Weight: unknown (i.e., none of your business); alcohol units: 2 (red wine); cigarettes: 0 (Hello, I live in Los Angeles); calories: who counts calories? It's all about carbs and they're none of your business, either.
Actresses watched today: I finally saw Bridget Jones: The Edge of Reason and, man, does this one make the first movie look like a masterpiece. What was Renee Zellweger thinking? It can't have been fun to put on all that weight, especially for a film as ghastly as this, and it sure won't be fun taking it off again.
I haven't always been a fan of the actress, but I have begun to thaw. Or maybe this movie just made me feel sorry for her. I liked her a lot in White Oleander, a ludicrous movie where Michelle Pfeiffer shouted out to the homegirls in prison while flipping her blond tips. There was something so needy and true about Zellweger's character that I wanted to throw a big afghan around her and hustle her to a 12-step meeting for women who feel too much.
Characters loathed today: What is the appeal of Bridget Jones? More to the point, what is the appeal of laughing at her swishing thighs, her lack of both charm and obvious intelligence?
At the screening a lot of women were cackling lustily every time the camera zoomed in on Bridget's bulbous posterior, which of course looks much like the posterior of most women who don't live for Pilates and in Beverly Hills. The film's director, Beeban Kidron, took obvious delight in this unhappy view, too. She either really disliked her star or thinks humiliating other women is great sport.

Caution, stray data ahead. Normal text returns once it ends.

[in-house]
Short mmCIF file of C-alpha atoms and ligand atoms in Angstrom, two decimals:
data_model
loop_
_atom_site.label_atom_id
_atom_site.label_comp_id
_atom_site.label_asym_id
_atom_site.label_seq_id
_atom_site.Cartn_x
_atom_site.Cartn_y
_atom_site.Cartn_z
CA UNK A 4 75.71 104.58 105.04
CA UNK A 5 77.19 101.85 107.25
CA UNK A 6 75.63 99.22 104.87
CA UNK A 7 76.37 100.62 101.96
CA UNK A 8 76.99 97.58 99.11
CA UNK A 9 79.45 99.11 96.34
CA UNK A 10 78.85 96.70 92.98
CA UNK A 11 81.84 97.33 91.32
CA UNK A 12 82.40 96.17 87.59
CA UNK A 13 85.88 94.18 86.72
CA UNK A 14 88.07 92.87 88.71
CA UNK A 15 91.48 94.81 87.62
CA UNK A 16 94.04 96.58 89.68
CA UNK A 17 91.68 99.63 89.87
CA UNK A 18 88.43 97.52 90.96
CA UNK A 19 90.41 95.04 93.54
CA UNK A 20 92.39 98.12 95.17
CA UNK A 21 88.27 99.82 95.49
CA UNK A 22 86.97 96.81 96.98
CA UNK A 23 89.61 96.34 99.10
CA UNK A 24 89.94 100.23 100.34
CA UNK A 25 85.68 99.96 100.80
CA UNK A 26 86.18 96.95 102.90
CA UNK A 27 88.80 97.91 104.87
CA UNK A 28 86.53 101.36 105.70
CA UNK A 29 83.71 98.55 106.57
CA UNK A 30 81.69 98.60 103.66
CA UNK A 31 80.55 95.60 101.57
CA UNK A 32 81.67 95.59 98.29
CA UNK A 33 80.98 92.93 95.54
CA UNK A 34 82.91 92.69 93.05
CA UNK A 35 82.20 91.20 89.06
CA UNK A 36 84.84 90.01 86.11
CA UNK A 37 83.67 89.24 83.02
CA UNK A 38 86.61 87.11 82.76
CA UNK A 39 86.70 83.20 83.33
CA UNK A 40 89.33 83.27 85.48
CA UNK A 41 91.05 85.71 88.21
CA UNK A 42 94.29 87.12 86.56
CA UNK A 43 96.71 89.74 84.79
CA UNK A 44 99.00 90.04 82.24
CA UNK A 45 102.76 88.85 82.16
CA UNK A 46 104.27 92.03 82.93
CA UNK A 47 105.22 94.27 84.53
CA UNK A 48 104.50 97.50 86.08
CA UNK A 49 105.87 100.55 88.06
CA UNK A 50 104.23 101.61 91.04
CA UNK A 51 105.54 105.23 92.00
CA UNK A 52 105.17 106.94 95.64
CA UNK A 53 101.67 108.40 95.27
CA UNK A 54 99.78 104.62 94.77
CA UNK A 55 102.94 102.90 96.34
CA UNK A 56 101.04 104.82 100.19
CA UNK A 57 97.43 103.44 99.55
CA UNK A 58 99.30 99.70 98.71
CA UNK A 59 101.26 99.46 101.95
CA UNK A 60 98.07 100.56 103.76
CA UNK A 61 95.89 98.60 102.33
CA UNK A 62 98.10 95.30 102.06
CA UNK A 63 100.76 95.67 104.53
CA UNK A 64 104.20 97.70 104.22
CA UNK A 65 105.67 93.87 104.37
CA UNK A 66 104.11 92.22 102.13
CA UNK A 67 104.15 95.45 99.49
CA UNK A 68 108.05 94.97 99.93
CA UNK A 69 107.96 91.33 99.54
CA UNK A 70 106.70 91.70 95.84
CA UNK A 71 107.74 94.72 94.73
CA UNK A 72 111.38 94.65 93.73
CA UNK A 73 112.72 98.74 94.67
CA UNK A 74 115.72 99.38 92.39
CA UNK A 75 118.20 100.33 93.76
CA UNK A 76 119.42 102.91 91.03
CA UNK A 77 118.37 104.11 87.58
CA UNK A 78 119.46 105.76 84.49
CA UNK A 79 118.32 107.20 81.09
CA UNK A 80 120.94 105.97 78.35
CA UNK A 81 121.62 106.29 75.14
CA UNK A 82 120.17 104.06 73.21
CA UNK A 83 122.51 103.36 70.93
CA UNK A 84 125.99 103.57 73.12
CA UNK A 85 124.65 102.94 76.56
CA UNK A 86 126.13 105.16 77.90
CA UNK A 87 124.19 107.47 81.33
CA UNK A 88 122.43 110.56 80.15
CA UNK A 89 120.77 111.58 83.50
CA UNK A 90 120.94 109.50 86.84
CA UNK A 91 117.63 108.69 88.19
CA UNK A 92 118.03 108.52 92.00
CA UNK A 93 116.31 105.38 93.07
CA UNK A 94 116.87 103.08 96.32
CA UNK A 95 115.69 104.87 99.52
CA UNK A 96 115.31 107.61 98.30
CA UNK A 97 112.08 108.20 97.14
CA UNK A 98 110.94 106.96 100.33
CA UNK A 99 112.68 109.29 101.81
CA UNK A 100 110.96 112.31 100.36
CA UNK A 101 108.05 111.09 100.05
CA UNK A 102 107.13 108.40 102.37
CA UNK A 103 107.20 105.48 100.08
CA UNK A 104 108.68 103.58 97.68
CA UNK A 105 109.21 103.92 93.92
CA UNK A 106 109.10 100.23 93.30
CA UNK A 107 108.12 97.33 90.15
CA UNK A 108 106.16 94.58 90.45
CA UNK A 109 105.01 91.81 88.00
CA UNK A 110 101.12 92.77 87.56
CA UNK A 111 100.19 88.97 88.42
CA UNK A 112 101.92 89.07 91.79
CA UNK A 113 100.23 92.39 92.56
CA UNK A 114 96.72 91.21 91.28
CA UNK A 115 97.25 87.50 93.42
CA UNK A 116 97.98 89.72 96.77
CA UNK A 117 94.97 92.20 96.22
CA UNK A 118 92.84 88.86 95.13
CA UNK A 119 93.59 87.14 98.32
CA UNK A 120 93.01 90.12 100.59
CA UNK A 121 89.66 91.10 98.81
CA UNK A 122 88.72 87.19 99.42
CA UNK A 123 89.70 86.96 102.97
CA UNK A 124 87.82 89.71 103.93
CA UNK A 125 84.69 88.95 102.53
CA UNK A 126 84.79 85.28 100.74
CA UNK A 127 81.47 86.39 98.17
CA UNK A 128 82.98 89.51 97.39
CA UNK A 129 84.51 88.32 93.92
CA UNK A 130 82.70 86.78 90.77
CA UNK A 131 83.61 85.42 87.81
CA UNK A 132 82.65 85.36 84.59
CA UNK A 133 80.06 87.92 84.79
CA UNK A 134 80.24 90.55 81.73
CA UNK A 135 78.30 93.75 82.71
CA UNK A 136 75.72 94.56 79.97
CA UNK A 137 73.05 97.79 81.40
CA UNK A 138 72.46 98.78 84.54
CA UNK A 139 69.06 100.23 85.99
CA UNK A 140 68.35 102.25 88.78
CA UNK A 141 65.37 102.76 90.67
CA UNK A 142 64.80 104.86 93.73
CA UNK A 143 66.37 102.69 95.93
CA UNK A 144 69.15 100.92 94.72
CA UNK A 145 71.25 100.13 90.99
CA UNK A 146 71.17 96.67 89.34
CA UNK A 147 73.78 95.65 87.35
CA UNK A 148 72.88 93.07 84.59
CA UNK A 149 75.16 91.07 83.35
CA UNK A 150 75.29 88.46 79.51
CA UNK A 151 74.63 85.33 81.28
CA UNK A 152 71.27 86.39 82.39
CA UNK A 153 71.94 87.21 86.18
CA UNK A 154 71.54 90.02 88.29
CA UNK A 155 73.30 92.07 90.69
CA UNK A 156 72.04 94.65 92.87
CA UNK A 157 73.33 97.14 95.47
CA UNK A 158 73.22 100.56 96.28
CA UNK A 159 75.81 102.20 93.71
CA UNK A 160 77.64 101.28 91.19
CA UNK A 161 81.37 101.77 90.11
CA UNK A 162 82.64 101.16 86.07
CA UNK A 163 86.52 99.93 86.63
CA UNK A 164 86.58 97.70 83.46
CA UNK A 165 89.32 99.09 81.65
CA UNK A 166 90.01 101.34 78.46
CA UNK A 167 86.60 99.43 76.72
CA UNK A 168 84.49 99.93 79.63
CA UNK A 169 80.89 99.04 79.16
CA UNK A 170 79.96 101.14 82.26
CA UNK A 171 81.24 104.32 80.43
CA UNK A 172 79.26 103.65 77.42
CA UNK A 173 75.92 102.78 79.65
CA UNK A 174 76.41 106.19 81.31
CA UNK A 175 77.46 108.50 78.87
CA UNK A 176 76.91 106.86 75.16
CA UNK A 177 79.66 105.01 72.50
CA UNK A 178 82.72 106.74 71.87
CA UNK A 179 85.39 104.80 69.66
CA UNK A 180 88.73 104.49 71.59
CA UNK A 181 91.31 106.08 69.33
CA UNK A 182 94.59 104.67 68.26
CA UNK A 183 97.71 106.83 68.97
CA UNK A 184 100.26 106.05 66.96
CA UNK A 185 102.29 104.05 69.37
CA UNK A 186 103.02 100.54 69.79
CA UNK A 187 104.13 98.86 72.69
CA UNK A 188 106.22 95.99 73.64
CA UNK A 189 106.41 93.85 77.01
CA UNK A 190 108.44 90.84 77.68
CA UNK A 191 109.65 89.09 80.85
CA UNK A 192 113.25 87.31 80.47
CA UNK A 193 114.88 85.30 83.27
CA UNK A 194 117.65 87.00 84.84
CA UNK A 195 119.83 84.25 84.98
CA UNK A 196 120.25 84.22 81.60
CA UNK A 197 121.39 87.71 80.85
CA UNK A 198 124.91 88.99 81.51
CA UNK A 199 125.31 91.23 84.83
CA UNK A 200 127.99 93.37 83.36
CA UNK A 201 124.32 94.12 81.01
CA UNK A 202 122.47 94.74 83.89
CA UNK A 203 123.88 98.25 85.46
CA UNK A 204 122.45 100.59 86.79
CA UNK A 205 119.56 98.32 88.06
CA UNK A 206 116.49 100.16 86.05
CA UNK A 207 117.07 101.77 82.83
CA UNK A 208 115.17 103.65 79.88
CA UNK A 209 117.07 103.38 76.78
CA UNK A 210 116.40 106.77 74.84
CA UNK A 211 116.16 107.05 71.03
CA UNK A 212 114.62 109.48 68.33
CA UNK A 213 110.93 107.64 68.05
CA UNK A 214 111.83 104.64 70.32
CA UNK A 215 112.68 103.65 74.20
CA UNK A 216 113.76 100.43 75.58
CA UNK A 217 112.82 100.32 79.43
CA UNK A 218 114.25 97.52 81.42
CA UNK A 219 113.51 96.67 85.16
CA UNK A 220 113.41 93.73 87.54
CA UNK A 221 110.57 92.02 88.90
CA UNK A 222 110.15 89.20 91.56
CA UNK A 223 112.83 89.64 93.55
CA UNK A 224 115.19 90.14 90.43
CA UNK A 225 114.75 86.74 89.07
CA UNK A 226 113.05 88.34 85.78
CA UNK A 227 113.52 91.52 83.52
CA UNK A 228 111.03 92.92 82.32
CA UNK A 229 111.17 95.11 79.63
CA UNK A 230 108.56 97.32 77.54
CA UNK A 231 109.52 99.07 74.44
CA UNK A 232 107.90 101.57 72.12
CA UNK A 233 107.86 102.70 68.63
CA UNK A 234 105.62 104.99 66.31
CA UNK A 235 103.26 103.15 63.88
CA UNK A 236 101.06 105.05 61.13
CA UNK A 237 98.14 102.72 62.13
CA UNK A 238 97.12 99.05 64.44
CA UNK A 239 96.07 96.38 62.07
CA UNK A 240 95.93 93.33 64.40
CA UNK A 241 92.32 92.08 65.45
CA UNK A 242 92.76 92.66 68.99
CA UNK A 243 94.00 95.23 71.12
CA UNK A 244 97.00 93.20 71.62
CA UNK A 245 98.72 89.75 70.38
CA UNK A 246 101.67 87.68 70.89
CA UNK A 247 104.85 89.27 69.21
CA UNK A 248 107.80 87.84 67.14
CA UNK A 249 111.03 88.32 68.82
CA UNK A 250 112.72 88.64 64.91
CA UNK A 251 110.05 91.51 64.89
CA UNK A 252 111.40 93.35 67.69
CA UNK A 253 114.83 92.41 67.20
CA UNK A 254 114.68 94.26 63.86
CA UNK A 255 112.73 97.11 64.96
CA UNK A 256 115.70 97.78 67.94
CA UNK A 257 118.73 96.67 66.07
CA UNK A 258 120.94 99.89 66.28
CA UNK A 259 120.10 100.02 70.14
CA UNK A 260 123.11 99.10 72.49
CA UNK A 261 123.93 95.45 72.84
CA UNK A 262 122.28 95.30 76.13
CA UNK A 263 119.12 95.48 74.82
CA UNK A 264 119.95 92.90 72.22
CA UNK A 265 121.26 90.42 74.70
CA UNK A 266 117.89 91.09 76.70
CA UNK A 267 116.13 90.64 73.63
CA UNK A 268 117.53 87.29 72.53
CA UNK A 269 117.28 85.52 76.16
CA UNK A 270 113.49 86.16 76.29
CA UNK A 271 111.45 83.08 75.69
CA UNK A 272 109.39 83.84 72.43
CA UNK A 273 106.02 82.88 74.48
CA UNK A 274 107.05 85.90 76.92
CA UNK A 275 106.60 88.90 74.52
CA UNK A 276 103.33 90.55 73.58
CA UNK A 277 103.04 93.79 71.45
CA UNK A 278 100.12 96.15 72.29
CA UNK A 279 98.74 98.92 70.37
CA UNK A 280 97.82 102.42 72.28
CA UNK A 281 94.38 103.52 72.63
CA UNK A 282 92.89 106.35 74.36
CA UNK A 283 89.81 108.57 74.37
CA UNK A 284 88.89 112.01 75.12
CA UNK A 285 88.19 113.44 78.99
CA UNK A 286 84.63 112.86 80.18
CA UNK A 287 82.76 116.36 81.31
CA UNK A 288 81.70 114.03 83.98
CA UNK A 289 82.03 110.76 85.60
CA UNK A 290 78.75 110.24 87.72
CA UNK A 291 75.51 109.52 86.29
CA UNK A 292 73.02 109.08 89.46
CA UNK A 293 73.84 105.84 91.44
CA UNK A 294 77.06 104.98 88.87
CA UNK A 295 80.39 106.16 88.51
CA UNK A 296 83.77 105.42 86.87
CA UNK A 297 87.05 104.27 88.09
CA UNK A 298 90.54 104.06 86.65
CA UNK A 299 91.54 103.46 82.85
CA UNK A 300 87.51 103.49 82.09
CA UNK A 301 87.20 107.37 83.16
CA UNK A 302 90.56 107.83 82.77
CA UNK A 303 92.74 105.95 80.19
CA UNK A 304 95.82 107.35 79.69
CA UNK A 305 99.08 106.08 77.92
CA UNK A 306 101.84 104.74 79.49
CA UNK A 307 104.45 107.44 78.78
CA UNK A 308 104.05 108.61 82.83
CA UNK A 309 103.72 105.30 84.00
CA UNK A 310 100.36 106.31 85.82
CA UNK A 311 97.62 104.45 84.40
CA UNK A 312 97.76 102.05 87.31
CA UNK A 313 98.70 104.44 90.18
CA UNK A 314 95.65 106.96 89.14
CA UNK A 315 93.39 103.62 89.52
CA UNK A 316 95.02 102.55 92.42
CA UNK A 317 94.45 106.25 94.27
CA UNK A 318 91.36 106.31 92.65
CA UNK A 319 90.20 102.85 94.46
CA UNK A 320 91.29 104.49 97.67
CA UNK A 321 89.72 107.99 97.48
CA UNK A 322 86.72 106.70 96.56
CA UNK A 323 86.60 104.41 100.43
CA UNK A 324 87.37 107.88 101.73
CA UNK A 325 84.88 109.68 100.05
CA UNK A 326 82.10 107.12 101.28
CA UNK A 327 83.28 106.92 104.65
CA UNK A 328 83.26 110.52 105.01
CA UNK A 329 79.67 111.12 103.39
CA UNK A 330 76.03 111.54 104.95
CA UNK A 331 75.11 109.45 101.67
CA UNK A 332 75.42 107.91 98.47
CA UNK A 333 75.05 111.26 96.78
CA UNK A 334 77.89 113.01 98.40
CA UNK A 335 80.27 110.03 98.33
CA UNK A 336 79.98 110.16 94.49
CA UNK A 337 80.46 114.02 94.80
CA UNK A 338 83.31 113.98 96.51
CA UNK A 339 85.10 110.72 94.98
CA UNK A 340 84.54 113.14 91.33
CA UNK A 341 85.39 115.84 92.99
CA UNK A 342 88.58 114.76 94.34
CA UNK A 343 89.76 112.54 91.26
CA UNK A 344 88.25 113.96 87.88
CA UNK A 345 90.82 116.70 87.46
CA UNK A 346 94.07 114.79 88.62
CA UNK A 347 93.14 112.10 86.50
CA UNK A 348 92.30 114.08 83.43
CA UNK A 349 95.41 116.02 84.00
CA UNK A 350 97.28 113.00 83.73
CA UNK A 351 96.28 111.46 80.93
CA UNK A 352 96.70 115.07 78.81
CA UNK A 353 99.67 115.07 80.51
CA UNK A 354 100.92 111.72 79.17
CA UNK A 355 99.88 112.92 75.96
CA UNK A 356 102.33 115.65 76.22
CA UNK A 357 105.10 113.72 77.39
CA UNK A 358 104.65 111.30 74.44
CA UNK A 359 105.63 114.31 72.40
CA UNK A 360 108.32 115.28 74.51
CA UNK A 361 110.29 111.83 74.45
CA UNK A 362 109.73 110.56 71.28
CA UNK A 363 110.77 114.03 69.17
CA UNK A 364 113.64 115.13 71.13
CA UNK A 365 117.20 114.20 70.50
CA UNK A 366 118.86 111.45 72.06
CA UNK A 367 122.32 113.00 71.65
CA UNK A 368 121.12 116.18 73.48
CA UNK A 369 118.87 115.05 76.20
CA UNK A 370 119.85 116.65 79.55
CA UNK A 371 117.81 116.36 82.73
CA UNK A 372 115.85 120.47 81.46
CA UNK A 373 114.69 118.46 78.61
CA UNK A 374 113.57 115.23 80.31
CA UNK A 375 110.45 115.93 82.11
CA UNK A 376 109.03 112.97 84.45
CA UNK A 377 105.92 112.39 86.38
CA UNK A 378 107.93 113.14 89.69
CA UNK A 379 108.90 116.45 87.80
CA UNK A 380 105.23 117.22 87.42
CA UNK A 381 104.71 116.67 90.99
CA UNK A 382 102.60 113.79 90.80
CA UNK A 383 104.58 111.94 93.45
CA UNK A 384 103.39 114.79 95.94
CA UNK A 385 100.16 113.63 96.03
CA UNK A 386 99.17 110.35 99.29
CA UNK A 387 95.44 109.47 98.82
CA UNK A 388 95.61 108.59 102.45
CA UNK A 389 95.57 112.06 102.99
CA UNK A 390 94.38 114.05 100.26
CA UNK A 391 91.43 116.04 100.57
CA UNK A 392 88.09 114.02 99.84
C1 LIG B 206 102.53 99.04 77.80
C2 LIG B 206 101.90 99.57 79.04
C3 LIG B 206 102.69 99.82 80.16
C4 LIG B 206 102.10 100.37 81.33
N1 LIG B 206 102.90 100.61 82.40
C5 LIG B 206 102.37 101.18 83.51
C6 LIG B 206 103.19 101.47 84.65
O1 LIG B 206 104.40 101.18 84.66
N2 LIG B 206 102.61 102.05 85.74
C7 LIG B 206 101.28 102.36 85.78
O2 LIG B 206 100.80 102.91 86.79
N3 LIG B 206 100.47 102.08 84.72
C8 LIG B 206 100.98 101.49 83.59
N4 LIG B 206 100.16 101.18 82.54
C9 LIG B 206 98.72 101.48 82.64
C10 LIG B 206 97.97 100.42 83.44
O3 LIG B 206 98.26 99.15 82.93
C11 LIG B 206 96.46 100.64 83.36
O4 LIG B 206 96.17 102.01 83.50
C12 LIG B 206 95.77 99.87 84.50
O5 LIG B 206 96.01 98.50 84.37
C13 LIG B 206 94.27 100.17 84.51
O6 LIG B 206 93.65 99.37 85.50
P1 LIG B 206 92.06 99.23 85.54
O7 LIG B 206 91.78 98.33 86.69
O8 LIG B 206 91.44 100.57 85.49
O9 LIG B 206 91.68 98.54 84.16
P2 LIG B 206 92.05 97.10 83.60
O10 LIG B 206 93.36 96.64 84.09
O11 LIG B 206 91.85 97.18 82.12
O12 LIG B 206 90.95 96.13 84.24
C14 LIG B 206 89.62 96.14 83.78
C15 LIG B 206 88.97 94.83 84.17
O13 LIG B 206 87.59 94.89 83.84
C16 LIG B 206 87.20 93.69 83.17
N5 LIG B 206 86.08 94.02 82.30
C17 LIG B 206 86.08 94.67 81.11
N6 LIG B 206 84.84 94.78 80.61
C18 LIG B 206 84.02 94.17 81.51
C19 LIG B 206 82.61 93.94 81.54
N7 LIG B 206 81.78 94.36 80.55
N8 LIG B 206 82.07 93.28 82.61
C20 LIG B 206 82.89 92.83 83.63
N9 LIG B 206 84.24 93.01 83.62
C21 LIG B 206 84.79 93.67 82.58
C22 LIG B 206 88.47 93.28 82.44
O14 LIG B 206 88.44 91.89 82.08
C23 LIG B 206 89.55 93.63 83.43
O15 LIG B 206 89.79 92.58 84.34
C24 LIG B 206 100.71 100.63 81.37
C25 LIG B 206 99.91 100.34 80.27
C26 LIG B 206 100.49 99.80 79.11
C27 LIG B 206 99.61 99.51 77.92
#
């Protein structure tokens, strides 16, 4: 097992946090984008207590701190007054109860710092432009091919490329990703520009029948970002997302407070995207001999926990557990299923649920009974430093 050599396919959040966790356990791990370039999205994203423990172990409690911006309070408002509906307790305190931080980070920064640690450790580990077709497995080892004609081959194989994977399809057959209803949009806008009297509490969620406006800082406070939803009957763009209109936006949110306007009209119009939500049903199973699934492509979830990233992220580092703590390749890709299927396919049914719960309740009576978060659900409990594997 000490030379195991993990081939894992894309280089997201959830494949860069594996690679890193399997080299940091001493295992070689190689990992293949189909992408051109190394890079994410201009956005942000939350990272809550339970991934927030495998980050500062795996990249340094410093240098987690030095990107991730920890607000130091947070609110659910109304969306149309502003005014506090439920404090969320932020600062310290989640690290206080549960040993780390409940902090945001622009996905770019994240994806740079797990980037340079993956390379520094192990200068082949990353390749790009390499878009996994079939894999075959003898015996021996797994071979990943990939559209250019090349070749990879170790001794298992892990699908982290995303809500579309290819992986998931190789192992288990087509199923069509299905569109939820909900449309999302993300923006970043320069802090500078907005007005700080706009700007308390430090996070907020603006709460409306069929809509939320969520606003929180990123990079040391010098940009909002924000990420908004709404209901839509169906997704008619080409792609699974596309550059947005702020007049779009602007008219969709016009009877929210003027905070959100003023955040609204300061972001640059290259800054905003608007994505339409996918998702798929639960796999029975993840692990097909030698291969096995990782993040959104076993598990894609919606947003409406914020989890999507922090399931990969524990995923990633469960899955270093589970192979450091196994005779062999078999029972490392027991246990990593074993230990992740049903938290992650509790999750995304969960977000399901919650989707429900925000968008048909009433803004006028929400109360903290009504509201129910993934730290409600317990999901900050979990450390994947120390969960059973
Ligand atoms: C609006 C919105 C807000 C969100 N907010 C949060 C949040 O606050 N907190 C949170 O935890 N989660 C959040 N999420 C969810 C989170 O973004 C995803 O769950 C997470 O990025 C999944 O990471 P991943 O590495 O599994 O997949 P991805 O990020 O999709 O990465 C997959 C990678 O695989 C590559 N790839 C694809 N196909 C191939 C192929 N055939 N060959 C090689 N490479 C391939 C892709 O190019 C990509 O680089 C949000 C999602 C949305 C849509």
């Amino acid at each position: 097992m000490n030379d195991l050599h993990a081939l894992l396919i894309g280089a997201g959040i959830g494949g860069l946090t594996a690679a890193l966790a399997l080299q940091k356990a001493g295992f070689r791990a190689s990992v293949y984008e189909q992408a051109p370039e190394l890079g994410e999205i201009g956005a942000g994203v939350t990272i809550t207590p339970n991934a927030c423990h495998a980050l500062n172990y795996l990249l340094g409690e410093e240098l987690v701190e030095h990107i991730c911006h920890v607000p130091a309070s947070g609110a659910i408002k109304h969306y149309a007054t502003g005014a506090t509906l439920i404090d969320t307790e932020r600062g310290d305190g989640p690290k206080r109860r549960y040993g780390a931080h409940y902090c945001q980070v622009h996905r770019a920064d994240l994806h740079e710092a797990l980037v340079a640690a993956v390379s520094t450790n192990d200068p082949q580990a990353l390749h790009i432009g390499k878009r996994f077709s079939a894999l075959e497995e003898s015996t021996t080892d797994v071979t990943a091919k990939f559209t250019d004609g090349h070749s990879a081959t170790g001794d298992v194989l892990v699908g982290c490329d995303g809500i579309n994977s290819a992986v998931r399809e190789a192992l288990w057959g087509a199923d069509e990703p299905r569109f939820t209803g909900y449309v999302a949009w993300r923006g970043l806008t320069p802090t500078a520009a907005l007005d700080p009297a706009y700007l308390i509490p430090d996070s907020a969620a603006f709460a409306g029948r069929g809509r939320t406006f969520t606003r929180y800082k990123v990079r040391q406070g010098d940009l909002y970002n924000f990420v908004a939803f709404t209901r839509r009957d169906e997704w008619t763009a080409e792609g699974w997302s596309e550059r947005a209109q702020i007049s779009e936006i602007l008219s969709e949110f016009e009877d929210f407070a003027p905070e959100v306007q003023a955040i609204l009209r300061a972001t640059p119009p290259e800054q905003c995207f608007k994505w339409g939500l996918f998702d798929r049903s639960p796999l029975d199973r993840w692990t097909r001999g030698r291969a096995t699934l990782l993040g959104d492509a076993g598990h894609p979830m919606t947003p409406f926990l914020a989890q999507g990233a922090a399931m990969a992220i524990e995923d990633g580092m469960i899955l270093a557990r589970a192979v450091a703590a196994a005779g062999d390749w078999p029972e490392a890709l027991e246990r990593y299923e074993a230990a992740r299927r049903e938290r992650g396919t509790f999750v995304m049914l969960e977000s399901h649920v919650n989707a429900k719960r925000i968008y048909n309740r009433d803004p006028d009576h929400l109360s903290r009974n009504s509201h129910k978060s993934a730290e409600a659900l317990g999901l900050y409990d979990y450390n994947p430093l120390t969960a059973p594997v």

Whatever the case, you have to wonder why all these women (you go, sister!) relish the spectacle of a normally well-coiffed, highly paid Academy Award-winning actress, who dates rock stars no less, looking so bad.
Directed by: Beeban Kidron
Starring:Renee Zellweger (Bridget), Hugh Grant (Daniel), Colin Firth (Mark), Jim Broadbent (Dad), Gemma Jones (Mum) and Jacinda Barrett (Rebecca)
Running time: 108 minutes
Taiwan Release: Today
In tabloids and on Web sites and television you can see photographs of people, and not just the famous, looking their very worst -- they're too thin, too fat, too wrinkled, too gray, too puckered and, really, just too human. Reality shows speak to our narcissism.
With celebrities, though, it's not just the routine matter of watching our idols fall and dancing on the broken pieces; it's as if we want to actually consume the pieces, absorb these once-perfect bodies into our own in some demented pantomime of communion. By blowing up like a balloon in the Bridget movies, Zellweger successfully bypasses the humiliation of the "gotcha" moment visited on actresses who are caught, via some paparazzi telephoto lens, shoveling Oreos in their mouths. Is this smart or stupid?
Unlike Sharon Maguire, who directed Bridget Jones's Diary, Kidron goes out of her way to make the character unattractive, sticking the camera under Bridget's chin and doing nothing nice with the lighting. Bridget is pleasantly plump in the first movie, as plush and appealing as an Eiderdown comforter, but here she's a greasy, bumbling, waddling train wreck.
Doesn't the poor thing read fashion magazines or go shopping in London's boutiques and groovy outdoor markets? Doesn't she wash her hair? There's an ugly and telling scene early in the movie when Bridget, who's a television host on some idiotic British show, parachutes out of a plane while on camera and lands smack in the middle of a pigsty. The metaphor is slammed in your face like a two-by-four.